What We Eat is Who We Are

What We Eat is Who We Are

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“I think Chewonki’s mission is one the whole world ought to share,” says Sam Sifton, Chewonki alumnus and New York Times food editor. Sam has a deep connection to Maine and attended Camp Chewonki in the 1970s and ’80s before beginning his career in journalism.

Since moving into his current role as food editor at the New York Times, Sam has been using his considerable platform (his daily newsletter has three-million subscribers) to write about food, fishing and the outdoors. “Food,” Sam says, “is a great subject for understanding where we are and what’s happening to us, always. Because it’s true what they say. What we eat is who we are.” 

Sam’s food writing often highlights local farms and seasonal ingredients. He likes simple recipes that bring out the best qualities of each element and recognizes that meals are as much about connecting with others as they are about nourishing ourselves.

These are the same ideas that drive Chewonki’s food philosophy. Fifty percent of our food is either grown on-site or purchased from regional farms. Our menu is simple and seasonal, and food is prepared, served and enjoyed by students, staff, and faculty together. 

Kitchen Manager Bill Edgerton works with students to prepare a meal

“We don’t manage our own milking operating because it’s the most efficient approach,” says Chewonki kitchen manager, Bill Edgerton. “We do it because it’s a teaching tool.” Immersion in the full cycle of Chewonki’s food systems, from seeding, harvesting, and preservation, to preparing recipes and recycling left-over nutrients, is an incredible learning experience for Chewonki participants. “It helps us understand our relationship to the natural world on both an individual and global level,” Bill says. Likewise, eating meals as a community requires more work and planning, but dining together offers rich social and emotional learning opportunities for all involved.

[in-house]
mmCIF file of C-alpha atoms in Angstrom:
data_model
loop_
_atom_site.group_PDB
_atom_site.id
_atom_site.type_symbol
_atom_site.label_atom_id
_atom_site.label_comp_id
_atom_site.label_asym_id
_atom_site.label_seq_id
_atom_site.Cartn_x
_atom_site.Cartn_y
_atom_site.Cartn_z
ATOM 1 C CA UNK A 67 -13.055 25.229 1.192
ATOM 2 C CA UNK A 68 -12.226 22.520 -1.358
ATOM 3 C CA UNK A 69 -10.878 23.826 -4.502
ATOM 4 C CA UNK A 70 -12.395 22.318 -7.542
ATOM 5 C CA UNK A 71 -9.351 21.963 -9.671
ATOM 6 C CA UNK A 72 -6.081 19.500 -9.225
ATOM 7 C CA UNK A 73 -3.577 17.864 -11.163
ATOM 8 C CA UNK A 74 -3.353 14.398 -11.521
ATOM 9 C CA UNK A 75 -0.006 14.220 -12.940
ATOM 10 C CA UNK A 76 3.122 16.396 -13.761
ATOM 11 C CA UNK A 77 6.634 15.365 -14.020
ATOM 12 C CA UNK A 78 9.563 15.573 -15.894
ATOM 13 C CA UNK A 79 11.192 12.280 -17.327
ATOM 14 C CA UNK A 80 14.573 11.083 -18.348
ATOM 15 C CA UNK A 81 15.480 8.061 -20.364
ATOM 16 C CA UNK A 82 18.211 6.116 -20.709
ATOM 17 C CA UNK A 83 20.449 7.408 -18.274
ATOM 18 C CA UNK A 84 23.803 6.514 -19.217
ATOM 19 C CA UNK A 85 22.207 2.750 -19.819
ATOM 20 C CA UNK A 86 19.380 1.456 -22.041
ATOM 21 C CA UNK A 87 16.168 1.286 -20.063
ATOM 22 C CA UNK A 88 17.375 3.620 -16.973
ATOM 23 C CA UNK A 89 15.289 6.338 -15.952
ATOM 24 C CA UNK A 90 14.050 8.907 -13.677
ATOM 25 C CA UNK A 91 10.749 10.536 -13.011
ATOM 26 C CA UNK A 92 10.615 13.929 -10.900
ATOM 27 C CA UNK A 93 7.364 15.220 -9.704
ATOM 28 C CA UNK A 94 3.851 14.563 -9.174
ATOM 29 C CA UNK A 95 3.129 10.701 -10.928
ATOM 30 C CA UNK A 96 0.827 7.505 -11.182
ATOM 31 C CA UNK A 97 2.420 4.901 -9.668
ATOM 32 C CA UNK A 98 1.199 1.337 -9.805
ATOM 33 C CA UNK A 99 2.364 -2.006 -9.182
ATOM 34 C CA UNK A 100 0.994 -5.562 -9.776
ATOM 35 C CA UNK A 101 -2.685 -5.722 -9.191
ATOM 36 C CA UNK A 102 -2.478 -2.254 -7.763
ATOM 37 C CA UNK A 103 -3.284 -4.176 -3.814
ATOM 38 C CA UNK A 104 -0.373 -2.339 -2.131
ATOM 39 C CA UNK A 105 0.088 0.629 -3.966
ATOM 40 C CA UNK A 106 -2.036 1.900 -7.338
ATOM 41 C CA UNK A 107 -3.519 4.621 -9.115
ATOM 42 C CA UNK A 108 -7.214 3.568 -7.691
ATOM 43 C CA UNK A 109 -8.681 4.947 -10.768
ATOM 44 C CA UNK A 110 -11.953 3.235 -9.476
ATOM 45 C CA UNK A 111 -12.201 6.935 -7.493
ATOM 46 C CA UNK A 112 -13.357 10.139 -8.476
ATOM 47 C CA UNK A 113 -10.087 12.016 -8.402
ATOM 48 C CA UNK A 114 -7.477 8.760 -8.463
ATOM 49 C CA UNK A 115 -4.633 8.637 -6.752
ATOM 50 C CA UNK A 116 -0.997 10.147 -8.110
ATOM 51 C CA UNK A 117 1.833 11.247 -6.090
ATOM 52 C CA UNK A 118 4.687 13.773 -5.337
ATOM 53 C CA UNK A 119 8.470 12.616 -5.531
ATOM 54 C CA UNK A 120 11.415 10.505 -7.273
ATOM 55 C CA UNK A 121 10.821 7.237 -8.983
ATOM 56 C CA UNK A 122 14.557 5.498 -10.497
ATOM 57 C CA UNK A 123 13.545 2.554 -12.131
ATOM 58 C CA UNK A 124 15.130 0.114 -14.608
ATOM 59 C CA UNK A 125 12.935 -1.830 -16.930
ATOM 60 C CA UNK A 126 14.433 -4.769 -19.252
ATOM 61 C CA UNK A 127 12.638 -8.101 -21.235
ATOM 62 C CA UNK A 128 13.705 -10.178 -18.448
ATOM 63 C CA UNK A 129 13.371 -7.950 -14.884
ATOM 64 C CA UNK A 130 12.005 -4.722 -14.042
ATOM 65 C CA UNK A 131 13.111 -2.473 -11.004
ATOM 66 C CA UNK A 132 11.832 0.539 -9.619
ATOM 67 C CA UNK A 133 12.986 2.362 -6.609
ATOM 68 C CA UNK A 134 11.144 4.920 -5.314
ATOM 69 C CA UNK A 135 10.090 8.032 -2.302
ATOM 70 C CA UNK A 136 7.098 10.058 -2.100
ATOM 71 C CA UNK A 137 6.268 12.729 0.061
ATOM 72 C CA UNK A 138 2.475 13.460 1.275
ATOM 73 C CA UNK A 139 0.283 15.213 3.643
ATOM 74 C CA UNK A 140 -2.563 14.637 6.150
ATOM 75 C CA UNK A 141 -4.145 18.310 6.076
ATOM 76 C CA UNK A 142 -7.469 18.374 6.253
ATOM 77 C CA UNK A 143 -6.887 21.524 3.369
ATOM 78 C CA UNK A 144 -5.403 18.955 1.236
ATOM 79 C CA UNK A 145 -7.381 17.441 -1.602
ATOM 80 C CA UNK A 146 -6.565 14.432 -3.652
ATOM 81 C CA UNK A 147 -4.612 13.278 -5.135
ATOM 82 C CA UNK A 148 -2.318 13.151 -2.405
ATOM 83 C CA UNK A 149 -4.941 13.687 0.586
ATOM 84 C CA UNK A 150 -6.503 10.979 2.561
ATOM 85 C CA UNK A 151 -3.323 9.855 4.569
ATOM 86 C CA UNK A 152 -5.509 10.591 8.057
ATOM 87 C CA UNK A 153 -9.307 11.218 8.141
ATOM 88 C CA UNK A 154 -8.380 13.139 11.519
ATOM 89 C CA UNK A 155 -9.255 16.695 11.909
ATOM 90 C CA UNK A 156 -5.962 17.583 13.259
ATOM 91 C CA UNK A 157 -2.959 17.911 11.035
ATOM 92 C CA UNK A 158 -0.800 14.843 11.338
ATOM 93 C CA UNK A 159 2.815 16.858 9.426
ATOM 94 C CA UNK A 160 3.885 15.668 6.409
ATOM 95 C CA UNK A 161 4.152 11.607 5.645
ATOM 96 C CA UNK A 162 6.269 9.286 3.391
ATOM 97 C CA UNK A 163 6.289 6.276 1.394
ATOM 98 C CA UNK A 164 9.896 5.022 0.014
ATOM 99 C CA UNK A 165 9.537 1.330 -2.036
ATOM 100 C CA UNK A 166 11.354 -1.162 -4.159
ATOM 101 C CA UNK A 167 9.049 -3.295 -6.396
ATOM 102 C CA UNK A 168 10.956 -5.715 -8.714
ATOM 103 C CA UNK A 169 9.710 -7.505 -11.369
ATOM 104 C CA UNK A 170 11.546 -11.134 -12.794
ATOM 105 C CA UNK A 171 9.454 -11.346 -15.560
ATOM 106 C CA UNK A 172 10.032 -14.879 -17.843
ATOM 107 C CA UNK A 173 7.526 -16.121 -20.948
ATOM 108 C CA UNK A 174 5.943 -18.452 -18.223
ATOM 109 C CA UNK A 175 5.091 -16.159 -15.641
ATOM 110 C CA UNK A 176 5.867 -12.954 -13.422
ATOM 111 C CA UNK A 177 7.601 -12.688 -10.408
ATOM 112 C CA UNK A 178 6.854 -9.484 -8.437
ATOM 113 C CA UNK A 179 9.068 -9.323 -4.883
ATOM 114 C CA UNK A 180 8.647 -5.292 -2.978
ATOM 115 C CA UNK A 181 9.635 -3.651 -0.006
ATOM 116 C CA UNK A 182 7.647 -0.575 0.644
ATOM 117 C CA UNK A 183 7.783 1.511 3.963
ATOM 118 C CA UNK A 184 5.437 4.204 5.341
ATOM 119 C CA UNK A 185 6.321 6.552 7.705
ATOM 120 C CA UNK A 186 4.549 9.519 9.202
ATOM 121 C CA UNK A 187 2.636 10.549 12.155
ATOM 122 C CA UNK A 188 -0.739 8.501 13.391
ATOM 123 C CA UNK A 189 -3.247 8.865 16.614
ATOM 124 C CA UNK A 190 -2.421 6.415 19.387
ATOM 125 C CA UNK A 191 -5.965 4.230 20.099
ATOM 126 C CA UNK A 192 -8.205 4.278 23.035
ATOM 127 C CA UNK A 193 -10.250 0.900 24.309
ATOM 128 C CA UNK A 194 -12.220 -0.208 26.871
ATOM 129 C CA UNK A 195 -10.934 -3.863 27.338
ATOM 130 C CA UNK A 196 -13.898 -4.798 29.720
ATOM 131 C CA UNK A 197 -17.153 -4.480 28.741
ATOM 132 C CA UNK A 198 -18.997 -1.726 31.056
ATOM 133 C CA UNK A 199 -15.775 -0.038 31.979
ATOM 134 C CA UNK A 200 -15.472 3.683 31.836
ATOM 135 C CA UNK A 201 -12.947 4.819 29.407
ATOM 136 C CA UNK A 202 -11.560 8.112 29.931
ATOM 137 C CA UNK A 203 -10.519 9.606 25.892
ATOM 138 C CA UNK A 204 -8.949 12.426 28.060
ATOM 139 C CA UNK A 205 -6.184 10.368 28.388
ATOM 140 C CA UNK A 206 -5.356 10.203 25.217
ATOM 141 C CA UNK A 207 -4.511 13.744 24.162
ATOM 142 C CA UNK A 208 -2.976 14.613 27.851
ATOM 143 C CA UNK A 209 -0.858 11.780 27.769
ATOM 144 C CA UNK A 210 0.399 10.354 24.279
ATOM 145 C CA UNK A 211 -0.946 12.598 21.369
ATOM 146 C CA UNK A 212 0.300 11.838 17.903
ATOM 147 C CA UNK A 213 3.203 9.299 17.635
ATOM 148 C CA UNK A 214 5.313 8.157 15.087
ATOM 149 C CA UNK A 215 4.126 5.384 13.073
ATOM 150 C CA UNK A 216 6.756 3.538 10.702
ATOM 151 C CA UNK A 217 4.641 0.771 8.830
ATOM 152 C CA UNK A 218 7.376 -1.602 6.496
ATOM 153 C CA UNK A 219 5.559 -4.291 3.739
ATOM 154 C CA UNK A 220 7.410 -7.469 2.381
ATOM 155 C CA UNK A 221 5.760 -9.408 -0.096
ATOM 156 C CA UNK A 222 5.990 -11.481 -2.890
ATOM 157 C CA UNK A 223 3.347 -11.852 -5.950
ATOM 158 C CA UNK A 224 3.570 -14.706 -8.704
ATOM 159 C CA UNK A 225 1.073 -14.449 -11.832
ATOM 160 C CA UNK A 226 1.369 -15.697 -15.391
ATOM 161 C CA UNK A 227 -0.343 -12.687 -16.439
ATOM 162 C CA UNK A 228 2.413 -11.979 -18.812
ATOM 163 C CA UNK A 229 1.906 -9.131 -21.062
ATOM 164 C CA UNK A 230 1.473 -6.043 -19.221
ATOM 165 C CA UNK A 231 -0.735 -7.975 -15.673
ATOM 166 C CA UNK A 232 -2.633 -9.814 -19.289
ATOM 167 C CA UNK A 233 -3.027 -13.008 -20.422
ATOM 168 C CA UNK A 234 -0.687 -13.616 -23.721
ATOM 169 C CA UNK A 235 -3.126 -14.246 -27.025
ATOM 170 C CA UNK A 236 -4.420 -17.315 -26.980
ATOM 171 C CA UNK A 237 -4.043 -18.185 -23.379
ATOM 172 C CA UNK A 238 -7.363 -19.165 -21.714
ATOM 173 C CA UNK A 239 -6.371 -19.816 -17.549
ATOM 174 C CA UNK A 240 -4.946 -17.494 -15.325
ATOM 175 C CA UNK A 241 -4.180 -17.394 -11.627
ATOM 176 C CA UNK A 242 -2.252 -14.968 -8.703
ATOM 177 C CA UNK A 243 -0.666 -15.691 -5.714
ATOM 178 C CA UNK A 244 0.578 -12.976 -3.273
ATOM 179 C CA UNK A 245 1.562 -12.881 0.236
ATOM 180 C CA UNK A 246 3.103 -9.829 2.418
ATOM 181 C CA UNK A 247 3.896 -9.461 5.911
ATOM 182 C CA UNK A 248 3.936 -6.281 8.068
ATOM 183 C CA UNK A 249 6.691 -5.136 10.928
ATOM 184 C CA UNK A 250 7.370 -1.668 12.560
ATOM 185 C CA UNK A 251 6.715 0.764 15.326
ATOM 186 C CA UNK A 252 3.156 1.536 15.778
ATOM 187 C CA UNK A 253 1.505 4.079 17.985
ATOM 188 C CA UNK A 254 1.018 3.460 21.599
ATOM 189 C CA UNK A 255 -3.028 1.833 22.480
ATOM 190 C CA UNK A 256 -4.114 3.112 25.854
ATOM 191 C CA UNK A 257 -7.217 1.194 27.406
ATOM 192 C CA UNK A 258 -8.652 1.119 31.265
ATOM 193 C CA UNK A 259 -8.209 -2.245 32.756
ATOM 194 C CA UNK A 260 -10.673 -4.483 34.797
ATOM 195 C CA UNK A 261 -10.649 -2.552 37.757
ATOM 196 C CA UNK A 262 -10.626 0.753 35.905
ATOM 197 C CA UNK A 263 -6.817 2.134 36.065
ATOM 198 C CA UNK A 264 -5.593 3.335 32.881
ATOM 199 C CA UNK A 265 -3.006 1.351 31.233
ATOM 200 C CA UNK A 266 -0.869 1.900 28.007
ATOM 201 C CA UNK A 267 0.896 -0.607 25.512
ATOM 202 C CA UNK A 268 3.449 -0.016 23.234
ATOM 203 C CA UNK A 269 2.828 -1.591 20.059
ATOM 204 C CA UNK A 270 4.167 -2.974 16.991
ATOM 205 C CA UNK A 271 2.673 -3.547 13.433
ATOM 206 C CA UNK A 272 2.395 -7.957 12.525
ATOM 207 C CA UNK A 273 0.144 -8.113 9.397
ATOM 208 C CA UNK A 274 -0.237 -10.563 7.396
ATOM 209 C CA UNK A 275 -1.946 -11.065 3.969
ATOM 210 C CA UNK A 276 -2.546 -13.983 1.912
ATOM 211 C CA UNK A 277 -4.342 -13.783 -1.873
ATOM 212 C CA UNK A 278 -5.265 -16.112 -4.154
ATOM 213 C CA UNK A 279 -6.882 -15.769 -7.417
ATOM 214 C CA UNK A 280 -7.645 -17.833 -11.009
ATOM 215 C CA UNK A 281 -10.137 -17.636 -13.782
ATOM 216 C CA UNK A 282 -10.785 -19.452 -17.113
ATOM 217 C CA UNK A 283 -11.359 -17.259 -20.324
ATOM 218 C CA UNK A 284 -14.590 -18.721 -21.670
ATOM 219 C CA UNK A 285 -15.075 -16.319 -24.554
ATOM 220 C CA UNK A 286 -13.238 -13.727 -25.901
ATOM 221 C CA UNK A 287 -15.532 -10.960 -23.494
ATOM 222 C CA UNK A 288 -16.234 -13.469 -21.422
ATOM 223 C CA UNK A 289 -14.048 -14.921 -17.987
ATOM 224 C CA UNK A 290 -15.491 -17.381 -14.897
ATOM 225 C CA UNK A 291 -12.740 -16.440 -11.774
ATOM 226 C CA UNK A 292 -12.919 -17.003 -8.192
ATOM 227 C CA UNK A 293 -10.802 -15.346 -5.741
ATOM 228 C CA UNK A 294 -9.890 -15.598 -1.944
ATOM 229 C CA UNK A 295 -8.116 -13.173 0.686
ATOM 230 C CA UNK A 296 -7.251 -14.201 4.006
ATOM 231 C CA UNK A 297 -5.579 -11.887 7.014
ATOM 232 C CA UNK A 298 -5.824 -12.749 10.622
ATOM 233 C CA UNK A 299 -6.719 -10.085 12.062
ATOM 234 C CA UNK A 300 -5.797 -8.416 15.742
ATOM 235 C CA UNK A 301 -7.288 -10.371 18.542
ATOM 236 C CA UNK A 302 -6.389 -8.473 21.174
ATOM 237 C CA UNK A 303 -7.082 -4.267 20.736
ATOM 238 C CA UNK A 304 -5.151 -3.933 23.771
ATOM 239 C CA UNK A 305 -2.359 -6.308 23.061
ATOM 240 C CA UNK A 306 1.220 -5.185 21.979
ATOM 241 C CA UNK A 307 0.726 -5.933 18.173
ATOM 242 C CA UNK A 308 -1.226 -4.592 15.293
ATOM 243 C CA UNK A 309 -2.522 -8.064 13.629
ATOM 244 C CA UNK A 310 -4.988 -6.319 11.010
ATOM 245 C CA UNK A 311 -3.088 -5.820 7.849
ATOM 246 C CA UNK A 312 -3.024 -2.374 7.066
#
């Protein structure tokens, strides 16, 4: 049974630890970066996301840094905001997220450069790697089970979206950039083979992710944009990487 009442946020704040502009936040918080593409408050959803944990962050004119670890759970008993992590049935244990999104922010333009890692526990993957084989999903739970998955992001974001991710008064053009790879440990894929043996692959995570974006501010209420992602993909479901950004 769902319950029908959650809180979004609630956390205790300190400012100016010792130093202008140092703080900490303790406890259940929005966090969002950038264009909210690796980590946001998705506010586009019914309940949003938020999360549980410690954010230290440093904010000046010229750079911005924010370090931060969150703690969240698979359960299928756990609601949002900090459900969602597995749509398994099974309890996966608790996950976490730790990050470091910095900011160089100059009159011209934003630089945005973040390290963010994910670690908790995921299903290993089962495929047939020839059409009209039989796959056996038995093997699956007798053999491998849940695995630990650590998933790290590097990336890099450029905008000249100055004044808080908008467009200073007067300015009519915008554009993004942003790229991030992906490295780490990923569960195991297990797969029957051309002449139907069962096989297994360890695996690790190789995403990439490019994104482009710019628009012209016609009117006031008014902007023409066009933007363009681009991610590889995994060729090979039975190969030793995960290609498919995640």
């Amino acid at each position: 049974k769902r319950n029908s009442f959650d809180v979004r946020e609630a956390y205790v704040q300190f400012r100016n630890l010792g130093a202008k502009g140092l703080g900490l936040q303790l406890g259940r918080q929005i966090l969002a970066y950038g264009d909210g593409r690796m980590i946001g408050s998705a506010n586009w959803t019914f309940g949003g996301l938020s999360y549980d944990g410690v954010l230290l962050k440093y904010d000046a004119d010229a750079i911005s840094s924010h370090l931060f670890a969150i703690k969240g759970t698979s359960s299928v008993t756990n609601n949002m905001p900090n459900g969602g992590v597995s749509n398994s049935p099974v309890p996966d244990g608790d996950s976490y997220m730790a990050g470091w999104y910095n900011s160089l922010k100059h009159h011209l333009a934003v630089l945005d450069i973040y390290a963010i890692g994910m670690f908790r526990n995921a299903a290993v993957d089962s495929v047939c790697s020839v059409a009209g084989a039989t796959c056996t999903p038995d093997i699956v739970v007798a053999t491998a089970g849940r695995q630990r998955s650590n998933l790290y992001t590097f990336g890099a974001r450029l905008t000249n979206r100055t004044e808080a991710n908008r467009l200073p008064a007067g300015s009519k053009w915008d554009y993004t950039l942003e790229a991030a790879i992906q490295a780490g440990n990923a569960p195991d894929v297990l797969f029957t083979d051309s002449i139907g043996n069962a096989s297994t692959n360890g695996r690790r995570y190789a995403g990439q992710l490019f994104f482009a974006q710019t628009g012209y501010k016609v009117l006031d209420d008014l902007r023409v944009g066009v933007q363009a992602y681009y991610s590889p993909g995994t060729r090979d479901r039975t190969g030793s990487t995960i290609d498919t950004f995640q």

Assistant Farm Manager Liz Beneman waters the chickens

Sam’s clearest memories of Chewonki aren’t of the dining hall, however. It was actually his time on the Mariners trip in the 1980s that’s etched most deeply – “eight weeks of rowing and sailing that left me with a self-confidence and sense of accomplishment that has stayed with me, that buoys me still.” 

Sam and his wife, Tina, began sending their two children to Chewonki in 2011. “My kids got from Chewonki what I did, and I’m thrilled that happened. They blossomed.” Sam’s younger child will be a counselor-in-training at Chewonki this summer. “I’m so proud of her, and of what she’s been given by the experiences she’s had on the trail with Chewonki. I can’t wait to see what happens next!”

Sam has spent every summer of his life in Maine, a connection that often comes out in his daily NYTimes newsletter. Sam also guest-edited DownEast Magazine’s April 2019 Food Issue, in which he wrote about recipes perfected on Maine’s Ragged and Bailey Islands. Of course, “it all tastes best if cooked on a woodstove in the evening sun as a wet dog sleeps in the most inconvenient place on the floor, as children finish a puzzle at the kitchen table,” he writes.